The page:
I'm always a little mystified when a student asks me "Where's the breath in your classes?" OK, it's true that I don't instruct every breath in class, but to me the breath is everywhere. It is, quite simply, the gift of your own life, the gift of grace.
When you turn to the breath, you can't help but think how extraordinary, how rare, how precious this life really is. Of all the things that could have happened, the universe became YOU. Just as you are. Doesn't that make you shudder with awe, when you really think about it?
I think of life as a gift not because it was necessarily given by someone, but because it's just what was given as you. And it's a gift in the truest sense of the word because you need not pay any attention to it at all; there is no requirement to further engagement. As my teacher Douglas Brooks says, what makes something a gift is that "you didn't earn it, you don't deserve it, and you can't pay it back."
So what's left is yoga, the participation with and engagement of and savoring of life out of your own freedom (it's not required), simply for its own sake.
Pranayama, one of the eight limbs of yoga outlined in Patanjali's Yoga Sutra, is the practice of engaging and participating in prana, the breath and the very essence of life. It is generally translated as "restraining" (yama) the "prana" (life force). The first question that comes to mind is, how could you control the energy of life itself? Instead, I like the translation Douglas Brooks once gave by dividing the word in a different place: "extending" (ayama) the prana.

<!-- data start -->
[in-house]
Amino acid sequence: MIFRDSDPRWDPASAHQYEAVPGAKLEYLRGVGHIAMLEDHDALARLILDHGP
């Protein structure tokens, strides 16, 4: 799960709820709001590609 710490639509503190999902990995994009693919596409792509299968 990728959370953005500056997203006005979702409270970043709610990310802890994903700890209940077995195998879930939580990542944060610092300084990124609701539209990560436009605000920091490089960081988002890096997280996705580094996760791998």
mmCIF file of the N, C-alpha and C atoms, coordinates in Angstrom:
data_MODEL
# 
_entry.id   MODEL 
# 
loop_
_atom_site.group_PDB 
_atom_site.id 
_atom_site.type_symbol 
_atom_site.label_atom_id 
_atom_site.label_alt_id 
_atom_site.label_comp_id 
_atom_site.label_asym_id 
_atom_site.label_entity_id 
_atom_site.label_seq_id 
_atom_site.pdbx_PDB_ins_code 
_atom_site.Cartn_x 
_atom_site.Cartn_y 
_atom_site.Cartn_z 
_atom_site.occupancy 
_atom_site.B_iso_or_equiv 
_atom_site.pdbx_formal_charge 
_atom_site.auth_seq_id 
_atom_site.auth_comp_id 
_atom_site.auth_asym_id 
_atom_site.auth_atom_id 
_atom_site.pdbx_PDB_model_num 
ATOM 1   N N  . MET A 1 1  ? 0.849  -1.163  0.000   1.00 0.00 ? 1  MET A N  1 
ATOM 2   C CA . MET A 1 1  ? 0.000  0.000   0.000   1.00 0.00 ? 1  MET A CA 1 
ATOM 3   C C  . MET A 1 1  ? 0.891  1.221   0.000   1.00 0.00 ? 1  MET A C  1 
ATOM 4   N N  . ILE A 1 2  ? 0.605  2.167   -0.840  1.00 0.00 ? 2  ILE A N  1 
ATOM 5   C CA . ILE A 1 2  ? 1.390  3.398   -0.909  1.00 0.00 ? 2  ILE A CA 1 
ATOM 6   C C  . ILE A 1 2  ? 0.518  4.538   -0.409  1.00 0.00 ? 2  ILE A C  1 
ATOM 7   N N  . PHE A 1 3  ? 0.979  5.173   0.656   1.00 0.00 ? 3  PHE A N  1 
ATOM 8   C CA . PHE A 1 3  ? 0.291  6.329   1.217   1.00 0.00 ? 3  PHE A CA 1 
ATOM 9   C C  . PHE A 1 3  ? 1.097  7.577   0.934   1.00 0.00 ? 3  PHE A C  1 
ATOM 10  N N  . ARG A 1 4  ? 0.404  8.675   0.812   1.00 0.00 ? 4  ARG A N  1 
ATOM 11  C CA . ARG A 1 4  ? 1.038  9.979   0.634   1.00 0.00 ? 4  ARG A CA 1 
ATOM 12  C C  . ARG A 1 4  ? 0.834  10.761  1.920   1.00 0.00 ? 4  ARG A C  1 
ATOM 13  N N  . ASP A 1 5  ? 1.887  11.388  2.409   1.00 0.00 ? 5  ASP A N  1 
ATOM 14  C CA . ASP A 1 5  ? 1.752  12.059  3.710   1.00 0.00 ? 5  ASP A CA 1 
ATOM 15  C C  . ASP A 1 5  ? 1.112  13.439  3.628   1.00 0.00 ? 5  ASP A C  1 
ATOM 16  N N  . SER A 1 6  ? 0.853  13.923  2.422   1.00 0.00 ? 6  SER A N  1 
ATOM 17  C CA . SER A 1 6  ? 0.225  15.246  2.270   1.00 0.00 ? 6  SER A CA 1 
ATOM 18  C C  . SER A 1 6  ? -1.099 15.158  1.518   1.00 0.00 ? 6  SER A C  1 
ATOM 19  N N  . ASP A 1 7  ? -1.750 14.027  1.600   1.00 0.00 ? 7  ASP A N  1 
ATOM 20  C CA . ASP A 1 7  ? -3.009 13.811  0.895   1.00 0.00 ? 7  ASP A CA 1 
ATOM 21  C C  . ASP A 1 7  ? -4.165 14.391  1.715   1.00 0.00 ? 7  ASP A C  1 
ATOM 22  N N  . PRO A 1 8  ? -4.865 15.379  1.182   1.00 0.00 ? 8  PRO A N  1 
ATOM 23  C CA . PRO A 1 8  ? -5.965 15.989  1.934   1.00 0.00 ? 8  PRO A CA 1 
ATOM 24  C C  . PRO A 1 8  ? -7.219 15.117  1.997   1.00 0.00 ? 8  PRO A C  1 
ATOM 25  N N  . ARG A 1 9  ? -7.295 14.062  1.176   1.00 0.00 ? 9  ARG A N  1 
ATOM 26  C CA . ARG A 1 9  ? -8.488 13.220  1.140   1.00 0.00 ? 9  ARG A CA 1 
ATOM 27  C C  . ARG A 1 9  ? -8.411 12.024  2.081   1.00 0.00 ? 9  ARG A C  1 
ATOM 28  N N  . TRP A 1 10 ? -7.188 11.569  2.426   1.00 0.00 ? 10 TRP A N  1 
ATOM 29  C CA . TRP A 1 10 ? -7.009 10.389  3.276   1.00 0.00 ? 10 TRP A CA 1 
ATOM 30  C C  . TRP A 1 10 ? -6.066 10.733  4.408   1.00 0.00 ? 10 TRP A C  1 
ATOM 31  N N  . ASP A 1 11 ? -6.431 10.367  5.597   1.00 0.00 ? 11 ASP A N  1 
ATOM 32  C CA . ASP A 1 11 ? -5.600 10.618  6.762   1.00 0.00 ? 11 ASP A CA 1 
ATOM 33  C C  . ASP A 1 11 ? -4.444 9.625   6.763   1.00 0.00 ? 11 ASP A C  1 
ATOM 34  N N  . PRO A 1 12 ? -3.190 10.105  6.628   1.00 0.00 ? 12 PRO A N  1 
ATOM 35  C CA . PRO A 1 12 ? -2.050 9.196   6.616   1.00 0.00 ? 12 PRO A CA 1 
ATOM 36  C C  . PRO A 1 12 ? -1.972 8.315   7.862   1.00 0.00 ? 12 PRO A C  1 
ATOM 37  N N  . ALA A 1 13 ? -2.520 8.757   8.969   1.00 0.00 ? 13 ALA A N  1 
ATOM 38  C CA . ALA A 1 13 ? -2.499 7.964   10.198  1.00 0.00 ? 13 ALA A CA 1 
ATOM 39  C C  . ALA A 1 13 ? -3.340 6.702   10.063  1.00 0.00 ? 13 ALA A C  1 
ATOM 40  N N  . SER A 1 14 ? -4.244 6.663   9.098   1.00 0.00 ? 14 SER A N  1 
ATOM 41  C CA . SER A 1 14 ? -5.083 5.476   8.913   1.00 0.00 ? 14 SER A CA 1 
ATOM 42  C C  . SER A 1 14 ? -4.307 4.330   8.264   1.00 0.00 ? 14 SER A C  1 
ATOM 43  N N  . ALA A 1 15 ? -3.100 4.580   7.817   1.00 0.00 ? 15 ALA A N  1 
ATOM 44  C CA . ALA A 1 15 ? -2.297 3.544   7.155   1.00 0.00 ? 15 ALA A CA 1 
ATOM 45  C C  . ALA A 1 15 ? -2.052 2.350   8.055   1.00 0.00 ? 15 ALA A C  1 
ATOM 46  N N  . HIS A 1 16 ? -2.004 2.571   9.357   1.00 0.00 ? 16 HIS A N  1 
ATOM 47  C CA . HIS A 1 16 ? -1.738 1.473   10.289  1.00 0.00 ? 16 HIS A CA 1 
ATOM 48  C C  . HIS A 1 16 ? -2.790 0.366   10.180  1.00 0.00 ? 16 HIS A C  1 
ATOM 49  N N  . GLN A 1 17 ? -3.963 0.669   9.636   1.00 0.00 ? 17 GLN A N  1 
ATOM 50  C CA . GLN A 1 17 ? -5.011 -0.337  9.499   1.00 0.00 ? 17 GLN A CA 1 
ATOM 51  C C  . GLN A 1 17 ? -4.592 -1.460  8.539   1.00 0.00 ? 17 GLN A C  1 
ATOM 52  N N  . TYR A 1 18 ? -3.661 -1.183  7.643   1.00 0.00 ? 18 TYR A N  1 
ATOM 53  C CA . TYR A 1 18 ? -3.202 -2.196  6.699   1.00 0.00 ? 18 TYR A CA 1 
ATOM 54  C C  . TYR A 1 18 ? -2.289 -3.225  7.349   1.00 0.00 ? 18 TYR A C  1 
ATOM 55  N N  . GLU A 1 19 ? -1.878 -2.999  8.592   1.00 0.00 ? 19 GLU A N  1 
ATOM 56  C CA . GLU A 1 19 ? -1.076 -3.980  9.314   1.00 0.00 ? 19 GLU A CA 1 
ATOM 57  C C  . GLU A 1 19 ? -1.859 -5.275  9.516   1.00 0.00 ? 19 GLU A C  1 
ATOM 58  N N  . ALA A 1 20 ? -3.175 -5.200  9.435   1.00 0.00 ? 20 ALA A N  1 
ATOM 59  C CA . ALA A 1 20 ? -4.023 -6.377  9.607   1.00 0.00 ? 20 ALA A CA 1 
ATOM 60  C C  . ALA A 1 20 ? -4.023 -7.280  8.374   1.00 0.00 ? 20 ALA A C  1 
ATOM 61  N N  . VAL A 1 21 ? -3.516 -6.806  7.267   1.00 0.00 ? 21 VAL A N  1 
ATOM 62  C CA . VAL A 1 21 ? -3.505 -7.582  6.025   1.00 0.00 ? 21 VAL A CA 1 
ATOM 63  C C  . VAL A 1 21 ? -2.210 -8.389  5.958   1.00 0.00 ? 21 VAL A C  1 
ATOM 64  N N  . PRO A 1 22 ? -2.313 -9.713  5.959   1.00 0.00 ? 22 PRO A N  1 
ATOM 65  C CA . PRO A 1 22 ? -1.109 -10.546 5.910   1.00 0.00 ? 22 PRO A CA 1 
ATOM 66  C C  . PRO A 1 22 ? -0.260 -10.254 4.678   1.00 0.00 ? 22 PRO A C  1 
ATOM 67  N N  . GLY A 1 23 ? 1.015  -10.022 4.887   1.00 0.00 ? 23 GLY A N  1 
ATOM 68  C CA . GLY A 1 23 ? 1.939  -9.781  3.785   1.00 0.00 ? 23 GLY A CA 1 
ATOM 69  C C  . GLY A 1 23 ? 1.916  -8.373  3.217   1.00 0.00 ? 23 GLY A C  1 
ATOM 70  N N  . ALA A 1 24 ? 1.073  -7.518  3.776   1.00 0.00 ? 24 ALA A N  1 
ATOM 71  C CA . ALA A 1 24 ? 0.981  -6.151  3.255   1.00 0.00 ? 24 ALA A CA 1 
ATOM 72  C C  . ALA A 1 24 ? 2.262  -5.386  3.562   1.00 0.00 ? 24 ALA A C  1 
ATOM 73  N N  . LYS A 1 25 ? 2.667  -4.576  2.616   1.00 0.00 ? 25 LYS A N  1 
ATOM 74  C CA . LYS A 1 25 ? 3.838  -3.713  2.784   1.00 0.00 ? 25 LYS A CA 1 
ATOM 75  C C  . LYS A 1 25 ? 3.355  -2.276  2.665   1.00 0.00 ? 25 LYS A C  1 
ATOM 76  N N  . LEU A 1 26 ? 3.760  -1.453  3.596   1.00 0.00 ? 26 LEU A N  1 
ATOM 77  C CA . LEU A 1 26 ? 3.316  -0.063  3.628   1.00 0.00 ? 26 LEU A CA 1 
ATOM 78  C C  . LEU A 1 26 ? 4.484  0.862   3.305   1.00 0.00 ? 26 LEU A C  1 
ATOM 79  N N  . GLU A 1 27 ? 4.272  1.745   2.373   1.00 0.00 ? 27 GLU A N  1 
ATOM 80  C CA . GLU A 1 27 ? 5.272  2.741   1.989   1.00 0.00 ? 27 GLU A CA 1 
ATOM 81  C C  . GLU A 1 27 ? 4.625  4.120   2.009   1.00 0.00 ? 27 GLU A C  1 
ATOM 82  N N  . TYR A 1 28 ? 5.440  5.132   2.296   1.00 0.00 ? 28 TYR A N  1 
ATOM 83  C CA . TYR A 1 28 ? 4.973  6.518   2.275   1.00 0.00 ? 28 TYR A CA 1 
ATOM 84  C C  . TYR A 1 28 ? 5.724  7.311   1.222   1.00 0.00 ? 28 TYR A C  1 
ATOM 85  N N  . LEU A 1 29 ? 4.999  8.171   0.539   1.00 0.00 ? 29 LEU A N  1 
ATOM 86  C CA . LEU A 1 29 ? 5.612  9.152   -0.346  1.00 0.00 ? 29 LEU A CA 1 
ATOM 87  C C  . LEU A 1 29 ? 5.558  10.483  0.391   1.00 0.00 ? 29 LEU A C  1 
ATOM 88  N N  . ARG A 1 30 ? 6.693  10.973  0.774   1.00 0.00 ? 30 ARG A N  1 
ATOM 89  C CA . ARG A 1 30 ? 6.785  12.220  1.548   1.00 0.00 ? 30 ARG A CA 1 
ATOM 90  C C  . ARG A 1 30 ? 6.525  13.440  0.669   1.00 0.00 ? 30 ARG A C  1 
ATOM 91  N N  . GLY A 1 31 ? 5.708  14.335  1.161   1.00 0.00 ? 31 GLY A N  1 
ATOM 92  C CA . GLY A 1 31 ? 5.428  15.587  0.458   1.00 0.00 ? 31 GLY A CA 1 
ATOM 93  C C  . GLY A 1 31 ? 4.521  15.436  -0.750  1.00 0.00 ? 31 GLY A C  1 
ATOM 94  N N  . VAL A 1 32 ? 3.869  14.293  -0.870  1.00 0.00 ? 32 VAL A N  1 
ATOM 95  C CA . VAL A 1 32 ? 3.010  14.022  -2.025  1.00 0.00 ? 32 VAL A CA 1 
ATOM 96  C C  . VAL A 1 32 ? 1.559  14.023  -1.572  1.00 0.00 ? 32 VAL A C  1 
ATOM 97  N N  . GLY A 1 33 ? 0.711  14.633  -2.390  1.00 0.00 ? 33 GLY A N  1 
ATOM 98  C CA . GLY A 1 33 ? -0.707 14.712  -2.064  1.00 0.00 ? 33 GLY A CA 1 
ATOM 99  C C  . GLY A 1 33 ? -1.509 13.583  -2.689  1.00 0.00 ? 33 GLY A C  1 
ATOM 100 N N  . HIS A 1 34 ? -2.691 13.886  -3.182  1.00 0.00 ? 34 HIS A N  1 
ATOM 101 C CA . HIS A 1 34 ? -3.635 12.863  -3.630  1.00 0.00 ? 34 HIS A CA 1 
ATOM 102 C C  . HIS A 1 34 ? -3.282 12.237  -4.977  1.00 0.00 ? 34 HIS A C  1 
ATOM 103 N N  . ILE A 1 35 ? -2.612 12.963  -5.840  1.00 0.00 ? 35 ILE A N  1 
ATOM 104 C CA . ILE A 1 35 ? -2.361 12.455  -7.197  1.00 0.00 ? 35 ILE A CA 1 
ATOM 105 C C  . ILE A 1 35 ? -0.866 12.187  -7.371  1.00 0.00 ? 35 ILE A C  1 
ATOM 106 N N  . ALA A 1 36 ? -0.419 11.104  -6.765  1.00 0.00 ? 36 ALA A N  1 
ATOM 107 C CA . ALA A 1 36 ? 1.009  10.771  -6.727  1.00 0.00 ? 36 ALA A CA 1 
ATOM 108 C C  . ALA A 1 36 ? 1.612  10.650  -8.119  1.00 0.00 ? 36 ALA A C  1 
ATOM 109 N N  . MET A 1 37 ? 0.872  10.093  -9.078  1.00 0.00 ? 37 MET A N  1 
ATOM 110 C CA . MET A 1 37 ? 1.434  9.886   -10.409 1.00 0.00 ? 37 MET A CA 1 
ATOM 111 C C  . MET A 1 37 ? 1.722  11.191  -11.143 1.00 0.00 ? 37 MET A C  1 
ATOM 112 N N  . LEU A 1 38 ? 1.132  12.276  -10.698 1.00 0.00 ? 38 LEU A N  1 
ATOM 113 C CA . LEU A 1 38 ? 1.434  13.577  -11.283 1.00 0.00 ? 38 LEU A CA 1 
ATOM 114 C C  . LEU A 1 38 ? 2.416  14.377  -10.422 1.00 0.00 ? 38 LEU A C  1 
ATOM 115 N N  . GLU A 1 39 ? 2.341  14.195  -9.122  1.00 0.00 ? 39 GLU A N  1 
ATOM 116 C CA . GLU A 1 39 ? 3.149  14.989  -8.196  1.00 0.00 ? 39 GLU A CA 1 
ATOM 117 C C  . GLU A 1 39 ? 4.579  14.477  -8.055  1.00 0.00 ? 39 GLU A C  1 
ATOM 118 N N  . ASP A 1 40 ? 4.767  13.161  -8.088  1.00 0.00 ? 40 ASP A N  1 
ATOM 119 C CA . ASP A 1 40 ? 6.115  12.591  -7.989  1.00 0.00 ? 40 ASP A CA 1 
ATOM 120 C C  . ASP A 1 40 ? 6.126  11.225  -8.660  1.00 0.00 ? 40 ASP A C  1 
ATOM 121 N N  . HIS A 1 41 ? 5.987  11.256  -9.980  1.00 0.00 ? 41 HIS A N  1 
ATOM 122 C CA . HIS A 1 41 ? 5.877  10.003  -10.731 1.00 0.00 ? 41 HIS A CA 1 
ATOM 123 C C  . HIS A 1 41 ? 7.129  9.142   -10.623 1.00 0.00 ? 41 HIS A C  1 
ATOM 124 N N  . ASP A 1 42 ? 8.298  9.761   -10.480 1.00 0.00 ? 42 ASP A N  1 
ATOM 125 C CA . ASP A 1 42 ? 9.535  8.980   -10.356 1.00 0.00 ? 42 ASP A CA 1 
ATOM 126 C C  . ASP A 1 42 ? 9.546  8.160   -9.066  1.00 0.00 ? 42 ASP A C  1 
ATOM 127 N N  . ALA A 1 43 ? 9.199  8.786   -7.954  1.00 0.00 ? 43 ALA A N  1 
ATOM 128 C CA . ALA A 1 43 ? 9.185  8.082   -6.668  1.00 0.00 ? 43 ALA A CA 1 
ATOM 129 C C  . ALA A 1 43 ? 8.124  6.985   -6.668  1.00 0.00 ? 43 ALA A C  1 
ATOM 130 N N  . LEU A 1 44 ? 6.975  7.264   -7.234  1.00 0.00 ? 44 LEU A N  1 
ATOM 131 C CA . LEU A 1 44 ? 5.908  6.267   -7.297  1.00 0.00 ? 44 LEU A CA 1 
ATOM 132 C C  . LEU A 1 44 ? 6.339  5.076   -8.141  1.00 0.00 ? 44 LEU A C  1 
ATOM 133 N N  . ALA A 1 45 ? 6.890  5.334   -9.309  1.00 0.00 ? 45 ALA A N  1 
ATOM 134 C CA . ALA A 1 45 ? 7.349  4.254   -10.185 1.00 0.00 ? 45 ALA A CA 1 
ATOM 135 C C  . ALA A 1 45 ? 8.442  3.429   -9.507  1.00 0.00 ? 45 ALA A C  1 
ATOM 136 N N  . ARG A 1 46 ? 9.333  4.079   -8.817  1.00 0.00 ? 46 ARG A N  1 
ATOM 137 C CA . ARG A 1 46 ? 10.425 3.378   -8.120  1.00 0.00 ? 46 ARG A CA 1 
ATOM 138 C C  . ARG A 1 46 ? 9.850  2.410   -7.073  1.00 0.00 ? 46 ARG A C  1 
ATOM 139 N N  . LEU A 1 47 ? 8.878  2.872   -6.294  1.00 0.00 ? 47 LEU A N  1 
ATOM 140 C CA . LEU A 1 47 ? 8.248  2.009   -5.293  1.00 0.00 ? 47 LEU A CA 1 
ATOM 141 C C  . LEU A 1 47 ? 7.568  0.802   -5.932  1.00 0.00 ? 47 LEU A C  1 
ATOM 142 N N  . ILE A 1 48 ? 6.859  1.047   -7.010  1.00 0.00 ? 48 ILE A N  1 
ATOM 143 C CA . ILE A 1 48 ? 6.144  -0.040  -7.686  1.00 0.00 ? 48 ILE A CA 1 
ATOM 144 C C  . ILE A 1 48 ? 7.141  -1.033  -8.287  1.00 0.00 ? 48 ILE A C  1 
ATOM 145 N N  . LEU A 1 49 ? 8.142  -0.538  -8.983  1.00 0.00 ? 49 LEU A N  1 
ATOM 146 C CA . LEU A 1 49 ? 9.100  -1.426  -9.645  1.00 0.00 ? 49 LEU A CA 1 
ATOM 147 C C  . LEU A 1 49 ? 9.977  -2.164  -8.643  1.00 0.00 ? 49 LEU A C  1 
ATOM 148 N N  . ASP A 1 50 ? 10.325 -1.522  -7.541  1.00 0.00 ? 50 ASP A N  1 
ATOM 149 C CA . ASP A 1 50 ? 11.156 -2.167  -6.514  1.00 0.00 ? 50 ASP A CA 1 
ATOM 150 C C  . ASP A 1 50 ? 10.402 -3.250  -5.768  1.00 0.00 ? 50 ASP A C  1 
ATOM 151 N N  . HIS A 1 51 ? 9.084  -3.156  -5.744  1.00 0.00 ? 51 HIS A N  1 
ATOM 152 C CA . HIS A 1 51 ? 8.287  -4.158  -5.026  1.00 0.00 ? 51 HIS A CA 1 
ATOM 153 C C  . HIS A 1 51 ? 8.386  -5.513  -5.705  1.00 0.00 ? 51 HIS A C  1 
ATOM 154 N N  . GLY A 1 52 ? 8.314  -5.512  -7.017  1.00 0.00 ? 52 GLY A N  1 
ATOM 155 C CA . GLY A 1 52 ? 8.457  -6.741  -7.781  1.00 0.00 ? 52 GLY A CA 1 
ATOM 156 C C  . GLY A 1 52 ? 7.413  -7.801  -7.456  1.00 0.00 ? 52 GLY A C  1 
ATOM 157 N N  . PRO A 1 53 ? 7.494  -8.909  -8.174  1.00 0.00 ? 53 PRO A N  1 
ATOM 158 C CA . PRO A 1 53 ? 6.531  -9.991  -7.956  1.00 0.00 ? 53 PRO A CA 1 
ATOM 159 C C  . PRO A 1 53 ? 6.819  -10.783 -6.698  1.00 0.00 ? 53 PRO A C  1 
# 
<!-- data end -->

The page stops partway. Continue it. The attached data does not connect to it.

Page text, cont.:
Although prana refers to the pulsation and movement of life in everything, the breath is definitely our easiest access point to experiencing and participating in the life force. There are said to be five pranas in the body, and two of them correspond to the inhale and the exhale: prana vayu and apana vayu (which is which is a matter of some debate). In any case, these are the two that we can work with deliberately.
There are many wonderful practices of pranayama (see B.K.S. Iyengar's Light on Pranayama for more on this), but what I'm going to offer here is how the practice and engagement of the breath works through an asana practice.
- Open to Grace: Just by merely turning to the gift of ourselves, we are stepping into the current of grace. Even with a natural breath, you'll notice that the inhales expand your inner body (your energetic body) while at the same time drawing the outer body (your muscles and bones) more toward the core. And the exhales do just the opposite: the inner body contracts while the outer body extends. This is the natural pulse of life. When we engage this through ujjayi breath (toning the epiglottis to make a resonant breath), now we're stepping into yoga. (Ujjayi pranayama is the basic breath for an asana practice.) So the first principle of Anusara Yoga is not a passive principle (as Paul Muller-Ortega said at our teachers' gathering, it's not like you surrender yourself and say "Grace, come do me"); rather, it invites our active participation with the essence of life. The inner body naturally wants to expand on the inhales, so make space for it and it will rush in and fill you. This is what we call "inner body bright" and it includes a full expansion, from the pelvic floor all the way up through the dome of the palate. The sides of the torso, and front and back, all lift and swell with prana. This is followed by a release with gravity of the outer form on the exhale, which in Anusara terms is what we call "outer body soft." Inhale: inner body bright -- you make space for the prana to fill you. Exhale: outer body soft -- as you allow the outer form to melt and release onto that fullness.
- Muscle Energy: So the inhale is naturally more muscular in the outer form and the exhale is more muscular on the inner body. So how do you code the breath? It depends on which perspective you want to take (and that choice depends on what you think will be the most empowering). In general, you can use the inhale to help engage active Muscle Energy of the outer body (particularly when coming out of twists, where it's important to stabilize the muscles around the sacrum). You can use the exhale to get more Muscle Energy in your inner body (as in going into forward bends and twists, when you want the inner form to contract).